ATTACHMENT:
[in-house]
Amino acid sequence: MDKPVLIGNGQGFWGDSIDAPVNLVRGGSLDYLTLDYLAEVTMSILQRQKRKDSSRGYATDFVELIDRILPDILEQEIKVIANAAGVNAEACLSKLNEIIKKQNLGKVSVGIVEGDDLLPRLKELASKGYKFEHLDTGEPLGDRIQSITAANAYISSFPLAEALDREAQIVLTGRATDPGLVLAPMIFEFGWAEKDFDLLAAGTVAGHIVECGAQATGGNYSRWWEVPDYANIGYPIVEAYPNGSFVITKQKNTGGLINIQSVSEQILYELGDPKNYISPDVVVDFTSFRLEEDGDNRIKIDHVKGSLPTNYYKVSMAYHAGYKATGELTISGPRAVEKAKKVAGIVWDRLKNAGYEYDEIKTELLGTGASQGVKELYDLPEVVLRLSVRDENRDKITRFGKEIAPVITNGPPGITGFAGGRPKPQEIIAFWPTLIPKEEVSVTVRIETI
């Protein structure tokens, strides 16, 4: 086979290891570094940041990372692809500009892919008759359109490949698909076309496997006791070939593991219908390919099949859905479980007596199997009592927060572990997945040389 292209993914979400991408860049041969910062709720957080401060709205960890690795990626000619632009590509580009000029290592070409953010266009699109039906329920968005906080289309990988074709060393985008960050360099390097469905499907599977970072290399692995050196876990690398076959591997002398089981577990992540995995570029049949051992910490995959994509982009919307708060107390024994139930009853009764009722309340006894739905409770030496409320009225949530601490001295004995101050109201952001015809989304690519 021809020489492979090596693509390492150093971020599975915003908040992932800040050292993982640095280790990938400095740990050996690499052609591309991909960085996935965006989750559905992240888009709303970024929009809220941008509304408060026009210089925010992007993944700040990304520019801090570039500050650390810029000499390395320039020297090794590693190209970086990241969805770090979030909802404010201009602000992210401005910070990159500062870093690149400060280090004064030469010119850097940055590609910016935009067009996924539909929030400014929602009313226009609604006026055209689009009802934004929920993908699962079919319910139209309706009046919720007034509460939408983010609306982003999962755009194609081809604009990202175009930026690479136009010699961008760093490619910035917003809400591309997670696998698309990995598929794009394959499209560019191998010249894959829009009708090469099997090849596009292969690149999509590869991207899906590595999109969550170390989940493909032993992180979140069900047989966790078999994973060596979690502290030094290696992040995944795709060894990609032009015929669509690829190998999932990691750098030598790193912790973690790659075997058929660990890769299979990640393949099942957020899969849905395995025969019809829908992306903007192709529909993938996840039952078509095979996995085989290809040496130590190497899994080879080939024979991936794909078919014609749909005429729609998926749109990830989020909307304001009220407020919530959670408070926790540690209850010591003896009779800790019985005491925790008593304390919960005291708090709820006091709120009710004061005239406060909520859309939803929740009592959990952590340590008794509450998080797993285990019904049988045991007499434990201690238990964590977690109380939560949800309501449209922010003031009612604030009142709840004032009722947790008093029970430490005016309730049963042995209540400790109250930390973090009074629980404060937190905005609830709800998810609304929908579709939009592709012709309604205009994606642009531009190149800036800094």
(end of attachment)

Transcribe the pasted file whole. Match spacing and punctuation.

[in-house]
Amino acid sequence: MDKPVLIGNGQGFWGDSIDAPVNLVRGGSLDYLTLDYLAEVTMSILQRQKRKDSSRGYATDFVELIDRILPDILEQEIKVIANAAGVNAEACLSKLNEIIKKQNLGKVSVGIVEGDDLLPRLKELASKGYKFEHLDTGEPLGDRIQSITAANAYISSFPLAEALDREAQIVLTGRATDPGLVLAPMIFEFGWAEKDFDLLAAGTVAGHIVECGAQATGGNYSRWWEVPDYANIGYPIVEAYPNGSFVITKQKNTGGLINIQSVSEQILYELGDPKNYISPDVVVDFTSFRLEEDGDNRIKIDHVKGSLPTNYYKVSMAYHAGYKATGELTISGPRAVEKAKKVAGIVWDRLKNAGYEYDEIKTELLGTGASQGVKELYDLPEVVLRLSVRDENRDKITRFGKEIAPVITNGPPGITGFAGGRPKPQEIIAFWPTLIPKEEVSVTVRIETI
């Protein structure tokens, strides 16, 4: 086979290891570094940041990372692809500009892919008759359109490949698909076309496997006791070939593991219908390919099949859905479980007596199997009592927060572990997945040389 292209993914979400991408860049041969910062709720957080401060709205960890690795990626000619632009590509580009000029290592070409953010266009699109039906329920968005906080289309990988074709060393985008960050360099390097469905499907599977970072290399692995050196876990690398076959591997002398089981577990992540995995570029049949051992910490995959994509982009919307708060107390024994139930009853009764009722309340006894739905409770030496409320009225949530601490001295004995101050109201952001015809989304690519 021809020489492979090596693509390492150093971020599975915003908040992932800040050292993982640095280790990938400095740990050996690499052609591309991909960085996935965006989750559905992240888009709303970024929009809220941008509304408060026009210089925010992007993944700040990304520019801090570039500050650390810029000499390395320039020297090794590693190209970086990241969805770090979030909802404010201009602000992210401005910070990159500062870093690149400060280090004064030469010119850097940055590609910016935009067009996924539909929030400014929602009313226009609604006026055209689009009802934004929920993908699962079919319910139209309706009046919720007034509460939408983010609306982003999962755009194609081809604009990202175009930026690479136009010699961008760093490619910035917003809400591309997670696998698309990995598929794009394959499209560019191998010249894959829009009708090469099997090849596009292969690149999509590869991207899906590595999109969550170390989940493909032993992180979140069900047989966790078999994973060596979690502290030094290696992040995944795709060894990609032009015929669509690829190998999932990691750098030598790193912790973690790659075997058929660990890769299979990640393949099942957020899969849905395995025969019809829908992306903007192709529909993938996840039952078509095979996995085989290809040496130590190497899994080879080939024979991936794909078919014609749909005429729609998926749109990830989020909307304001009220407020919530959670408070926790540690209850010591003896009779800790019985005491925790008593304390919960005291708090709820006091709120009710004061005239406060909520859309939803929740009592959990952590340590008794509450998080797993285990019904049988045991007499434990201690238990964590977690109380939560949800309501449209922010003031009612604030009142709840004032009722947790008093029970430490005016309730049963042995209540400790109250930390973090009074629980404060937190905005609830709800998810609304929908579709939009592709012709309604205009994606642009531009190149800036800094």